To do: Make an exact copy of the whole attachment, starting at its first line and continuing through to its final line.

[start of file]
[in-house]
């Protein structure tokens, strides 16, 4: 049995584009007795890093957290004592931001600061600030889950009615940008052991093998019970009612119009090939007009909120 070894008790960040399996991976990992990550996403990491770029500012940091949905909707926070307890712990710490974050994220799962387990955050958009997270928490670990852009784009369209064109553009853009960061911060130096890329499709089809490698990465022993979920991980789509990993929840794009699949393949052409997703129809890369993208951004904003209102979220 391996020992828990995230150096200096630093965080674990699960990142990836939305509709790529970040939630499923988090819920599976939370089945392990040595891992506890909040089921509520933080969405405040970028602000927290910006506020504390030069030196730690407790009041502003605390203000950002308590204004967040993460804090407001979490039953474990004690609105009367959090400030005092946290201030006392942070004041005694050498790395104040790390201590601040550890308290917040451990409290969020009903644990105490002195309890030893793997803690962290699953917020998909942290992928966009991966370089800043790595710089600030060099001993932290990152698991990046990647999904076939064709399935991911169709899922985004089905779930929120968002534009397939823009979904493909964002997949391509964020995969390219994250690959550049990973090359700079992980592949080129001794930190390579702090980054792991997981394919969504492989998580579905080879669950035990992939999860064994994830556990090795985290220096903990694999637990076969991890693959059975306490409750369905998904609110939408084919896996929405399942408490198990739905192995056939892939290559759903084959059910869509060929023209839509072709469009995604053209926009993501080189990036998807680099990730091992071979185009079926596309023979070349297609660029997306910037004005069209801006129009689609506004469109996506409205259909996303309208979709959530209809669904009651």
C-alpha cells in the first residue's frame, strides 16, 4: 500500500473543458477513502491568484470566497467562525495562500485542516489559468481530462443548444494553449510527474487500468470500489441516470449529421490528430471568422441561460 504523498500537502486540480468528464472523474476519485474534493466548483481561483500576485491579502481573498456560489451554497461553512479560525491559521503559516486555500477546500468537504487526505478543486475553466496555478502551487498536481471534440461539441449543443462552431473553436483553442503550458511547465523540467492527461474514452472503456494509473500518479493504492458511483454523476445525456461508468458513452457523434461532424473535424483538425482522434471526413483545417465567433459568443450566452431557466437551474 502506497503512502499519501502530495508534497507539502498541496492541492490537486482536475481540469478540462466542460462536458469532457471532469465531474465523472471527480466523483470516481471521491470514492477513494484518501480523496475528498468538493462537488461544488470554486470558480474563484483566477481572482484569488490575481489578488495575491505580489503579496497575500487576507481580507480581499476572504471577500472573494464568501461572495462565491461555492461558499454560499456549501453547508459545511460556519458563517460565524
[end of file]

[in-house]
């Protein structure tokens, strides 16, 4: 049995584009007795890093957290004592931001600061600030889950009615940008052991093998019970009612119009090939007009909120 070894008790960040399996991976990992990550996403990491770029500012940091949905909707926070307890712990710490974050994220799962387990955050958009997270928490670990852009784009369209064109553009853009960061911060130096890329499709089809490698990465022993979920991980789509990993929840794009699949393949052409997703129809890369993208951004904003209102979220 391996020992828990995230150096200096630093965080674990699960990142990836939305509709790529970040939630499923988090819920599976939370089945392990040595891992506890909040089921509520933080969405405040970028602000927290910006506020504390030069030196730690407790009041502003605390203000950002308590204004967040993460804090407001979490039953474990004690609105009367959090400030005092946290201030006392942070004041005694050498790395104040790390201590601040550890308290917040451990409290969020009903644990105490002195309890030893793997803690962290699953917020998909942290992928966009991966370089800043790595710089600030060099001993932290990152698991990046990647999904076939064709399935991911169709899922985004089905779930929120968002534009397939823009979904493909964002997949391509964020995969390219994250690959550049990973090359700079992980592949080129001794930190390579702090980054792991997981394919969504492989998580579905080879669950035990992939999860064994994830556990090795985290220096903990694999637990076969991890693959059975306490409750369905998904609110939408084919896996929405399942408490198990739905192995056939892939290559759903084959059910869509060929023209839509072709469009995604053209926009993501080189990036998807680099990730091992071979185009079926596309023979070349297609660029997306910037004005069209801006129009689609506004469109996506409205259909996303309208979709959530209809669904009651």
C-alpha cells in the first residue's frame, strides 16, 4: 500500500473543458477513502491568484470566497467562525495562500485542516489559468481530462443548444494553449510527474487500468470500489441516470449529421490528430471568422441561460 504523498500537502486540480468528464472523474476519485474534493466548483481561483500576485491579502481573498456560489451554497461553512479560525491559521503559516486555500477546500468537504487526505478543486475553466496555478502551487498536481471534440461539441449543443462552431473553436483553442503550458511547465523540467492527461474514452472503456494509473500518479493504492458511483454523476445525456461508468458513452457523434461532424473535424483538425482522434471526413483545417465567433459568443450566452431557466437551474 502506497503512502499519501502530495508534497507539502498541496492541492490537486482536475481540469478540462466542460462536458469532457471532469465531474465523472471527480466523483470516481471521491470514492477513494484518501480523496475528498468538493462537488461544488470554486470558480474563484483566477481572482484569488490575481489578488495575491505580489503579496497575500487576507481580507480581499476572504471577500472573494464568501461572495462565491461555492461558499454560499456549501453547508459545511460556519458563517460565524